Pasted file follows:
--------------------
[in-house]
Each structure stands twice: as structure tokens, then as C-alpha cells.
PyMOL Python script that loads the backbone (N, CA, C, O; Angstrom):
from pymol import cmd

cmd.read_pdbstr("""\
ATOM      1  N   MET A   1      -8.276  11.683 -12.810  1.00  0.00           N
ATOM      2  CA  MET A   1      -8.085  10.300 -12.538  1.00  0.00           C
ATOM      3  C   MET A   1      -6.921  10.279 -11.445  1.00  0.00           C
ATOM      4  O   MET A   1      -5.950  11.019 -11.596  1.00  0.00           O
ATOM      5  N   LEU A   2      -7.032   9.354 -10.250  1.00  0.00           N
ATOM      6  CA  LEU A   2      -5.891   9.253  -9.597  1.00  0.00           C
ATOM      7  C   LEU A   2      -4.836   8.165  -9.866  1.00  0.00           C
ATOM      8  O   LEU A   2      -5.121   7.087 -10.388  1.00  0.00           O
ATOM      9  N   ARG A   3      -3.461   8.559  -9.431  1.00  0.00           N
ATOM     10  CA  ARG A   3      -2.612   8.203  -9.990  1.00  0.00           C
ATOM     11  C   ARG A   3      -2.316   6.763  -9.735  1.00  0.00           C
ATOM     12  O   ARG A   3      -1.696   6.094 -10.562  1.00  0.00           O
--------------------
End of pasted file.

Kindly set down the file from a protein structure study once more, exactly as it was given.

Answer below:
[in-house]
Each structure stands twice: as structure tokens, then as C-alpha cells.
PyMOL Python script that loads the backbone (N, CA, C, O; Angstrom):
from pymol import cmd

cmd.read_pdbstr("""\
ATOM      1  N   MET A   1      -8.276  11.683 -12.810  1.00  0.00           N
ATOM      2  CA  MET A   1      -8.085  10.300 -12.538  1.00  0.00           C
ATOM      3  C   MET A   1      -6.921  10.279 -11.445  1.00  0.00           C
ATOM      4  O   MET A   1      -5.950  11.019 -11.596  1.00  0.00           O
ATOM      5  N   LEU A   2      -7.032   9.354 -10.250  1.00  0.00           N
ATOM      6  CA  LEU A   2      -5.891   9.253  -9.597  1.00  0.00           C
ATOM      7  C   LEU A   2      -4.836   8.165  -9.866  1.00  0.00           C
ATOM      8  O   LEU A   2      -5.121   7.087 -10.388  1.00  0.00           O
ATOM      9  N   ARG A   3      -3.461   8.559  -9.431  1.00  0.00           N
ATOM     10  CA  ARG A   3      -2.612   8.203  -9.990  1.00  0.00           C
ATOM     11  C   ARG A   3      -2.316   6.763  -9.735  1.00  0.00           C
ATOM     12  O   ARG A   3      -1.696   6.094 -10.562  1.00  0.00           O